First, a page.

The reason why it’s called a tsunami

March 9th, 2022 post featured image

Our aging population and its associated economic concerns are not news. We’ve known for a long time the silver tsunami of baby boomers would present numerous challenges, at every level of society, but especially where SME business succession is concerned.  

There are approximately 1.2 million baby boomer owned businesses in Canada with a total enterprise value upwards of $1.5 trillion. On average, these businesses account for an astounding 40% of a city’s economy so their successful transition between generations is critical for community economic survivance. Tsunamis – even figurative ones – aren’t exactly gentle events. 

In thinking about the future of the Canadian economy, we must also think about Canadian farms. They are after all, lucrative (often family run) businesses. As of 2020, agriculture and the agri-food system generated $139.3 billion or 7.4% of Canada’s GDP. In 2022, the average age of farmers is about 55 and according to a New Farmer Programs report put out by York in 2021, “somewhere between 40 and 80% of farm assets, estimated value $245 billion, are scheduled to change hands in the next 10-15 years.”  

The graying of SME owners and farmers are a comparable issue, one threatening not only domestic but global economic disruption. As of 2016, 85% of retiring Canadian farmers did not have a chosen successor and fewer than 10% of farms had a written succession plan. 

We’re still waiting on the results from the 2021 Statistics Canada census for updated farm succession statistics but until they’re available, consider how worrisome it would be if fewer than 10% of farms still had no written succession plan in 2022. The world today is a vastly different place than it was six years ago. Farmers are faced with mounting challenges, many related to the pandemic, while others can be tied to growing social concerns and global warming.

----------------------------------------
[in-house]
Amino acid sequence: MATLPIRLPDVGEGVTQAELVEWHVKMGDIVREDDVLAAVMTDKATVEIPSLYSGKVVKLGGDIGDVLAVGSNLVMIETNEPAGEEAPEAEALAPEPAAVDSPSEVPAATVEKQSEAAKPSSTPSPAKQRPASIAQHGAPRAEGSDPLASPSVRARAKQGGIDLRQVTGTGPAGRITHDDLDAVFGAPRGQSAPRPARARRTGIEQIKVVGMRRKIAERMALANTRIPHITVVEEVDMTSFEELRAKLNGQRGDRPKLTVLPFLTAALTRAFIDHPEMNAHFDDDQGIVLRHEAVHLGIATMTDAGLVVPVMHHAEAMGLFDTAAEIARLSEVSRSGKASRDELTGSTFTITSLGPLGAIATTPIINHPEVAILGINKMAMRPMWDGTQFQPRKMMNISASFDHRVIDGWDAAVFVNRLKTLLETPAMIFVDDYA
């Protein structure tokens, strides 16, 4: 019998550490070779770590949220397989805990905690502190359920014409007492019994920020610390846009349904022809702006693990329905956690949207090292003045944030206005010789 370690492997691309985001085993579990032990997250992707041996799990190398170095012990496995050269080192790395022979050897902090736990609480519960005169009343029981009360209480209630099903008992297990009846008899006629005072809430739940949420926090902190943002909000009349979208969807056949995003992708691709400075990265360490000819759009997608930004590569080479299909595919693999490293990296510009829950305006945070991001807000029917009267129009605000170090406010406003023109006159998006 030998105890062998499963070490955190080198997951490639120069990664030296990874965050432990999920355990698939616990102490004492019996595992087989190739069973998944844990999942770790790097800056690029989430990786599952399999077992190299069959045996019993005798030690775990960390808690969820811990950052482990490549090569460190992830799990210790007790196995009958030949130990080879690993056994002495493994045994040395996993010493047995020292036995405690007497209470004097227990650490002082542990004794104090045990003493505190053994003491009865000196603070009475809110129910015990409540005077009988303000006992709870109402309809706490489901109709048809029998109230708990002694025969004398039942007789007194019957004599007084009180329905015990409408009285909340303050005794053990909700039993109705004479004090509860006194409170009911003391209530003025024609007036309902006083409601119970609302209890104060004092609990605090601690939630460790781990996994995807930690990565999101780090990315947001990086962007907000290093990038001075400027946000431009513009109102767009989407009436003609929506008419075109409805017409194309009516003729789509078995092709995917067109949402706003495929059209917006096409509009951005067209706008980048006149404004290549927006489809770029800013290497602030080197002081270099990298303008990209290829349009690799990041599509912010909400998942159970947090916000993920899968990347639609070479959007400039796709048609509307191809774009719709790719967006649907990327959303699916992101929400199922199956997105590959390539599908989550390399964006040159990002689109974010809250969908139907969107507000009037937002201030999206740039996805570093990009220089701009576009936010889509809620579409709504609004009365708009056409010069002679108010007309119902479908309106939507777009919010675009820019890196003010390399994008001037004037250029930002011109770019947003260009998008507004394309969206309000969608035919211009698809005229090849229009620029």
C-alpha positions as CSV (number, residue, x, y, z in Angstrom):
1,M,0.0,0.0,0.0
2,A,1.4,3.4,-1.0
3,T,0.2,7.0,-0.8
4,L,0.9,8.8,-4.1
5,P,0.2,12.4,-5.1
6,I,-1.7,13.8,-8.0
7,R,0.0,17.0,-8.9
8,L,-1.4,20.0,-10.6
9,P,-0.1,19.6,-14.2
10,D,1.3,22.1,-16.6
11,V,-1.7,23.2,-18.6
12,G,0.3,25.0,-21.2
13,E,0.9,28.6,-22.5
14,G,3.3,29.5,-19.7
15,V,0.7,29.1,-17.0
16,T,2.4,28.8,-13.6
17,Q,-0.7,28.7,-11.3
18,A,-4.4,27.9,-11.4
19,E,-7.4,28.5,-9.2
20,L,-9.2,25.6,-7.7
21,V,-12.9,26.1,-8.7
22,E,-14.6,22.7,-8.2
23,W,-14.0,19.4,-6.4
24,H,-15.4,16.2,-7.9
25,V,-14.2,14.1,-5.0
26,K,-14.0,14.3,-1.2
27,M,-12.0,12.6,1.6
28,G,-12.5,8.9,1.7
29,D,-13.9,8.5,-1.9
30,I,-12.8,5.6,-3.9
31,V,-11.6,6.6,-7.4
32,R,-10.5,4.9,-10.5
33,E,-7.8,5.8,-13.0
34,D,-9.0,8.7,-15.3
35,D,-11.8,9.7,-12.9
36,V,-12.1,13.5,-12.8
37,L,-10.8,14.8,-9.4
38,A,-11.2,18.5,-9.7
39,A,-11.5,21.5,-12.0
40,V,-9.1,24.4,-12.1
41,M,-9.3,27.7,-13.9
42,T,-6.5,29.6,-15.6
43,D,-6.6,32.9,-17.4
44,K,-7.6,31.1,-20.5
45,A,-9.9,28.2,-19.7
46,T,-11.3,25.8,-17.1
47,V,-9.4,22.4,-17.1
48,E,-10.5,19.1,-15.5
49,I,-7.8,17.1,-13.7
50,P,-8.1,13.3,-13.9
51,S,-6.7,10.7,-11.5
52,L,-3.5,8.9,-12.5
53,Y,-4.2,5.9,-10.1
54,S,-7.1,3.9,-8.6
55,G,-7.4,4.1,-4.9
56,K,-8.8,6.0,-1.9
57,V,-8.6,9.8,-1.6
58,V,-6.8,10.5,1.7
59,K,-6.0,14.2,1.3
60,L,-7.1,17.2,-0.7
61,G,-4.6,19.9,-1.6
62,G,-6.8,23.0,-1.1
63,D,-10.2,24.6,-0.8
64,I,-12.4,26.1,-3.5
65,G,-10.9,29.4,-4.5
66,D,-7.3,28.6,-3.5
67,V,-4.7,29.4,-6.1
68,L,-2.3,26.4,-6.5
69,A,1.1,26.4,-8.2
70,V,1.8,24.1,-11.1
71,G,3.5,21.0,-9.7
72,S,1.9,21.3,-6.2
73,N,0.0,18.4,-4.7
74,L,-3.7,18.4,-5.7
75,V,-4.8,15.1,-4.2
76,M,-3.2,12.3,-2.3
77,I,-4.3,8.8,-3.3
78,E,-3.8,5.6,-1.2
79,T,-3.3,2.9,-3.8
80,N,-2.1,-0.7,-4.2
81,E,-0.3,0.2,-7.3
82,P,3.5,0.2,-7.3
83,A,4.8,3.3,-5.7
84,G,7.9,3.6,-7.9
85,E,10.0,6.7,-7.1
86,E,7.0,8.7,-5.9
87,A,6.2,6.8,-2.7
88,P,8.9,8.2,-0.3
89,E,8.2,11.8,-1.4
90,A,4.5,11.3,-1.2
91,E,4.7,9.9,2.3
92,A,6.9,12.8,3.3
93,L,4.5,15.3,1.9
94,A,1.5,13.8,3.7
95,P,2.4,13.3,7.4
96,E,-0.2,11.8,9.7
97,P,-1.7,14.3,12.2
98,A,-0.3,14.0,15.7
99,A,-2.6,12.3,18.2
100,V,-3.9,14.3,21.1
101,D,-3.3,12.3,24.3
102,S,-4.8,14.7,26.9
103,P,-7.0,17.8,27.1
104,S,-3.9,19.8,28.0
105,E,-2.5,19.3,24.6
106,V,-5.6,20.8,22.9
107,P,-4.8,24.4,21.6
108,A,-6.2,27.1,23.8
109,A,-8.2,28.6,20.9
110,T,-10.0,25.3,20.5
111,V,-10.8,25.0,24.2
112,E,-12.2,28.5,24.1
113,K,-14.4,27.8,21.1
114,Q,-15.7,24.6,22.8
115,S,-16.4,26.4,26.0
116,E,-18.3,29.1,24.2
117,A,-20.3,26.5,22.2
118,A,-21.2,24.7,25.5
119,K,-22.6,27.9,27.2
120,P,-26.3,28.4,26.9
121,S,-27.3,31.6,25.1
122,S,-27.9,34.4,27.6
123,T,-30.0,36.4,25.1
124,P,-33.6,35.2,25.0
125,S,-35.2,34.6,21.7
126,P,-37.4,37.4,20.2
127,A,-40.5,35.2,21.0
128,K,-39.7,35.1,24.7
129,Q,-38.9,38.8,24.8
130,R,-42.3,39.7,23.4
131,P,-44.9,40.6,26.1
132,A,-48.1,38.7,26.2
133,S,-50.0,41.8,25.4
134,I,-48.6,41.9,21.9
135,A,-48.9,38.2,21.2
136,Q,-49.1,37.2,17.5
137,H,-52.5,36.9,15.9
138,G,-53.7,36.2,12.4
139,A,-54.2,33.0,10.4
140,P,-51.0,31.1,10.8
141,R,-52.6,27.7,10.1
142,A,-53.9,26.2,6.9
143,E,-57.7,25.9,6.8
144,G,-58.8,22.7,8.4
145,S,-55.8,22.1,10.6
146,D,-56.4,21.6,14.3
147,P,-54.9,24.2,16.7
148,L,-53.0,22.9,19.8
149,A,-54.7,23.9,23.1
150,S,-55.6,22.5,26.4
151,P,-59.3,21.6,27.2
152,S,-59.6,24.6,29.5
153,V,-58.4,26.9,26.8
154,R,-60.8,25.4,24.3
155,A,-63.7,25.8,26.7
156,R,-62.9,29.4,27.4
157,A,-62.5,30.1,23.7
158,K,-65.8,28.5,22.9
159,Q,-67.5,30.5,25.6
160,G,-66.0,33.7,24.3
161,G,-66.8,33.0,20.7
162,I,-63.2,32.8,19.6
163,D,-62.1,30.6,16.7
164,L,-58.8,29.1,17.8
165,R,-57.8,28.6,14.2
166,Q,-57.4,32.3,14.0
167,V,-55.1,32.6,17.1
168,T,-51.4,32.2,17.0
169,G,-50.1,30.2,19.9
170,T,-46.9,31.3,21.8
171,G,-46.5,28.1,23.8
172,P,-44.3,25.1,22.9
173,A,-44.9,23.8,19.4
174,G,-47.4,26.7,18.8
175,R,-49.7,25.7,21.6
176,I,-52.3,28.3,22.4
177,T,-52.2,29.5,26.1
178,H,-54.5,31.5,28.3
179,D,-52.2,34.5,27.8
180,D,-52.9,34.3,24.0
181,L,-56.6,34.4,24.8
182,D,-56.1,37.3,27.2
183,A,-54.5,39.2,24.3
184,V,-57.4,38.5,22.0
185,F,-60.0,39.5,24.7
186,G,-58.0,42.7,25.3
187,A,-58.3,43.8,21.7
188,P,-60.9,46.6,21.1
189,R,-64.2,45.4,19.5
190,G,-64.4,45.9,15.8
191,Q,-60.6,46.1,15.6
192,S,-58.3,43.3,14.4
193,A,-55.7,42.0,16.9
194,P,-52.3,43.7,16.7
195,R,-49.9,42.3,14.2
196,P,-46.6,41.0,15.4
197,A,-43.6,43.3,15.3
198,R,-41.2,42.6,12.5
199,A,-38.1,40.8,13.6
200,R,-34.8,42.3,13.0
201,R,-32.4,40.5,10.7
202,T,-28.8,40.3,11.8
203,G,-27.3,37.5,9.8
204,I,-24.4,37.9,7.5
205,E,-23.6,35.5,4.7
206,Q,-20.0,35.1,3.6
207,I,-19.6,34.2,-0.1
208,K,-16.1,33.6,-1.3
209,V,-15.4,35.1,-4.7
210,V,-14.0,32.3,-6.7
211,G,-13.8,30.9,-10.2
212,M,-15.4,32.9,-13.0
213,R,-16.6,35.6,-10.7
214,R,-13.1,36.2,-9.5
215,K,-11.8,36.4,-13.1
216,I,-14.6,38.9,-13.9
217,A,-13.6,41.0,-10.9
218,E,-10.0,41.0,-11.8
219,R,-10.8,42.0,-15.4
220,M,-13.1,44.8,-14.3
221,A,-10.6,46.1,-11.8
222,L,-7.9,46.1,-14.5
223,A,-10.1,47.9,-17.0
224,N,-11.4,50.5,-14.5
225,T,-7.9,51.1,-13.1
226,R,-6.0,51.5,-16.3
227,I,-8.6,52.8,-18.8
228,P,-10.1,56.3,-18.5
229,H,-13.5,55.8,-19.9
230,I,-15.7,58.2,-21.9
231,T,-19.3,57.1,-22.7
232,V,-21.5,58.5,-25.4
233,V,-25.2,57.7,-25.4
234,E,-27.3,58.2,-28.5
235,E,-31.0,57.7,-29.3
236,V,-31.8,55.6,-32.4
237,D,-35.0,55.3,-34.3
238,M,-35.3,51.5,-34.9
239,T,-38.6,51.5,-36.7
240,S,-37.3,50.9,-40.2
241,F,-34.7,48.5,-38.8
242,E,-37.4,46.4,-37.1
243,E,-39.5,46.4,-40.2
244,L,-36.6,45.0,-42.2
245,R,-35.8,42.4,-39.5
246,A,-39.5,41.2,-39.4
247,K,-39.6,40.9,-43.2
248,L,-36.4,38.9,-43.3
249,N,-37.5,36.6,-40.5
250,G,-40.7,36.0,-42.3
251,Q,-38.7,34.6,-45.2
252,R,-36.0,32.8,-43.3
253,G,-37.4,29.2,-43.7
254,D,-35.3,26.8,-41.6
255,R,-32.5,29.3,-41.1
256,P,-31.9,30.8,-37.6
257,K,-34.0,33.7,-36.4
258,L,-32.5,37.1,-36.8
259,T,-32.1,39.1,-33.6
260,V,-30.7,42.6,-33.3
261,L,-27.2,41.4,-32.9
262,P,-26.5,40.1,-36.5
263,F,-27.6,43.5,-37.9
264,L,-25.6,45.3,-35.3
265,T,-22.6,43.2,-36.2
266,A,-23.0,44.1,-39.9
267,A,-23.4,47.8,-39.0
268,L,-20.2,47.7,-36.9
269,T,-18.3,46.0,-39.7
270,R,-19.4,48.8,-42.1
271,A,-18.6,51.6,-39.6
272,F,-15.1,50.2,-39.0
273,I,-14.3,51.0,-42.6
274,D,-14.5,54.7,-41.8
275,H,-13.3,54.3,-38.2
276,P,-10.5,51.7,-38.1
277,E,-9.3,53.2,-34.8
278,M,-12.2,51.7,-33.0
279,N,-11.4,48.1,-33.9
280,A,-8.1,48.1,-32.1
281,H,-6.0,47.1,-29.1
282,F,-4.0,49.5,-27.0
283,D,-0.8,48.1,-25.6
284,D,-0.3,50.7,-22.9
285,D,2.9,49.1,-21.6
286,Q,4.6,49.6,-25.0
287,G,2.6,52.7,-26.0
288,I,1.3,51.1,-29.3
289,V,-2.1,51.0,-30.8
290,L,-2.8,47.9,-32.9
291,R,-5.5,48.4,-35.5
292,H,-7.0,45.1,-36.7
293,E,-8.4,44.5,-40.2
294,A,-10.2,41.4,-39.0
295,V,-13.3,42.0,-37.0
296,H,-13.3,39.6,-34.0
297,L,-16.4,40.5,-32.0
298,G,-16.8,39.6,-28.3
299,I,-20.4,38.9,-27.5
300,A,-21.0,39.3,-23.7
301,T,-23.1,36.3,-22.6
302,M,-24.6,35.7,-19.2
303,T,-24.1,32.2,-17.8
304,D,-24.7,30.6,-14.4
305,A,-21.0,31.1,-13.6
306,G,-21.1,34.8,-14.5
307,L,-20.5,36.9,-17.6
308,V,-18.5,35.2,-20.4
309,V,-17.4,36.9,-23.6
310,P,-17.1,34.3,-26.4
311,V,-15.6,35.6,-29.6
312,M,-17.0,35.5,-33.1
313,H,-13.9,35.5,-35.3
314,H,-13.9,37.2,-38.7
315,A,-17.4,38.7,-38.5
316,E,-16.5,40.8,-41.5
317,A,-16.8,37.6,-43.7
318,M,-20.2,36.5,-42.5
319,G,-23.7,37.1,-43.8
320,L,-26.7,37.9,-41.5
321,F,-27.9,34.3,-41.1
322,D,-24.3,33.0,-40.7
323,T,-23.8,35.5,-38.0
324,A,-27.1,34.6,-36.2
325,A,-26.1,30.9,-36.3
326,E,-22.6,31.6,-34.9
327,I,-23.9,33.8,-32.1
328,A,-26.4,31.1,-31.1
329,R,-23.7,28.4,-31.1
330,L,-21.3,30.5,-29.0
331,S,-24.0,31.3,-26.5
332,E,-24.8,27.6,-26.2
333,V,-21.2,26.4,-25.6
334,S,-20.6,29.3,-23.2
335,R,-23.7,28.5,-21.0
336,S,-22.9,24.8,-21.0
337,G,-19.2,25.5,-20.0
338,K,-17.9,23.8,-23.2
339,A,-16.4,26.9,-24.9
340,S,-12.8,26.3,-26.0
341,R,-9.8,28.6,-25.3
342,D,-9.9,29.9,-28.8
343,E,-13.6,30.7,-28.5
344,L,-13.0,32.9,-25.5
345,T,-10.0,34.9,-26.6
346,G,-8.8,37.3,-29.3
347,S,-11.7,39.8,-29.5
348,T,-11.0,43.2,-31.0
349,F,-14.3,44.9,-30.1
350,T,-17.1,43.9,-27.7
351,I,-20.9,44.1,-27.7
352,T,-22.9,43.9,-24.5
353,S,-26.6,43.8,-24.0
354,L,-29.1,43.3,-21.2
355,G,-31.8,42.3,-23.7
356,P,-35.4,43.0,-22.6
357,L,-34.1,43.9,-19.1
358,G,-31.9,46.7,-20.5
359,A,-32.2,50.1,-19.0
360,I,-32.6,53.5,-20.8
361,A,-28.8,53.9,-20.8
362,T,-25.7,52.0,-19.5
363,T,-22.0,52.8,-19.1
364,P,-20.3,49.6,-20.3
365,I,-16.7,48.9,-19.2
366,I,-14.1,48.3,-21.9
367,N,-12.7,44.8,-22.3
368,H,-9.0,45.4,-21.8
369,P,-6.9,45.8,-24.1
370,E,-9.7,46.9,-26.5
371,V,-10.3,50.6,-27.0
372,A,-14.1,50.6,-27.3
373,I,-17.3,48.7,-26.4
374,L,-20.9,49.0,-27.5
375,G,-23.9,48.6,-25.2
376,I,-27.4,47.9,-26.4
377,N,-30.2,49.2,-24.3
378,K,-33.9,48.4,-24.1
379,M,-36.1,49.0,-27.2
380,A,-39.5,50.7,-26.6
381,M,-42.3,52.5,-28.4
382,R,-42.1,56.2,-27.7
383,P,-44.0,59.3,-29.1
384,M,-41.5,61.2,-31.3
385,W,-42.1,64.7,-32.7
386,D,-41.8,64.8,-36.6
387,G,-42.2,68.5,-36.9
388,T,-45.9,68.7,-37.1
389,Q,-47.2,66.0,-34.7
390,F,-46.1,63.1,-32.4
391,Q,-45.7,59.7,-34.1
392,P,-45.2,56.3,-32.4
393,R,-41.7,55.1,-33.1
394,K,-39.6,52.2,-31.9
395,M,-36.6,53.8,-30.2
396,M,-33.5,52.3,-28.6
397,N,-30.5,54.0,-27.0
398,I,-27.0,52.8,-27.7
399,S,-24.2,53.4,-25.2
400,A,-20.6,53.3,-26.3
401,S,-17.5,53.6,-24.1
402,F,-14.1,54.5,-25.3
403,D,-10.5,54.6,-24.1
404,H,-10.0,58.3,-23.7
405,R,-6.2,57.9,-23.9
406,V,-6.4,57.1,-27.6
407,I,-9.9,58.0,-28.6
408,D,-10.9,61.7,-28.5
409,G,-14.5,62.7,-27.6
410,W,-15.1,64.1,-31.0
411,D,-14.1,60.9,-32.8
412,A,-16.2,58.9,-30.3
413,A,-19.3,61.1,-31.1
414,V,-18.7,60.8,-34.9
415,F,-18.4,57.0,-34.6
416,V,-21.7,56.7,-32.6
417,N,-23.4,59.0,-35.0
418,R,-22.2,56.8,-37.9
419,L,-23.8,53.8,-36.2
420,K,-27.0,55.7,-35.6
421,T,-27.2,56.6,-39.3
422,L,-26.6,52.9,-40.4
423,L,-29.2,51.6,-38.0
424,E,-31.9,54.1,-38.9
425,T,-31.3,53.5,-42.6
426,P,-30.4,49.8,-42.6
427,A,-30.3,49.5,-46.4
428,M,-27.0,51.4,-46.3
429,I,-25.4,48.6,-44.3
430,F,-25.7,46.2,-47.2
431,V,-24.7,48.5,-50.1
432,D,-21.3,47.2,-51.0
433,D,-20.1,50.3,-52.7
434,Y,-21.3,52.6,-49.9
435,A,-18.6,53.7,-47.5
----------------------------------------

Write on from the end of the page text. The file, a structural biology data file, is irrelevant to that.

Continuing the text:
Since the beginning of 2020, supply chain disruptions and labour shortages continue to pose problems as shipping constraints and costs – tracked by the Baltic Dry Index (BDI) – remain high with relief not expected in the first half of 2022. For example, “a shortage of shipping containers and truckers and the infamous semiconductor chip crunch limiting new truck production are all expected to [continue to] limit supply growth,” according to FCC.  

Consumers everywhere have become acquainted, in one way or another, with supply and demand issues (two words: toilet paper) and farmers are forced to accommodate many of these shifts in demand. For example, appetites for different meat proteins has fluctuated throughout the pandemic and, depending on how inflation and food service businesses continue to be impacted by COVID, are likely to continue to change.  

These kinds of immediate challenges are underpinned with consumers’ growing concerns about environmentalism and animal welfare. Calls for more transparency from farmers about their use of pesticides and their treatment of livestock are, in some cases, enticing certain operations to modify their operations and ways of doing business. Related are concerns about how agriculture is going to keep up with increased global demand while dealing with increasingly frequent instances of extreme weather.  

All of this is to say  farmers face a multitude of uncertainties every day. Adapting, pivoting and staying on top of all these challenges is time consuming and for many, physically and emotionally exhausting, especially as we start to get older.  

Succession planning is one way farmers can address uncertainty head on and regain a sense of control. Proactive planning, although time consuming, can serve to alleviate an enormous amount of worry and unpredictability and prevent these interconnected stressors from compounding to natural disaster level proportions.  

If you’re unsure of where or how to begin your farm succession plan, and secure your and your farm’s future, connect with us.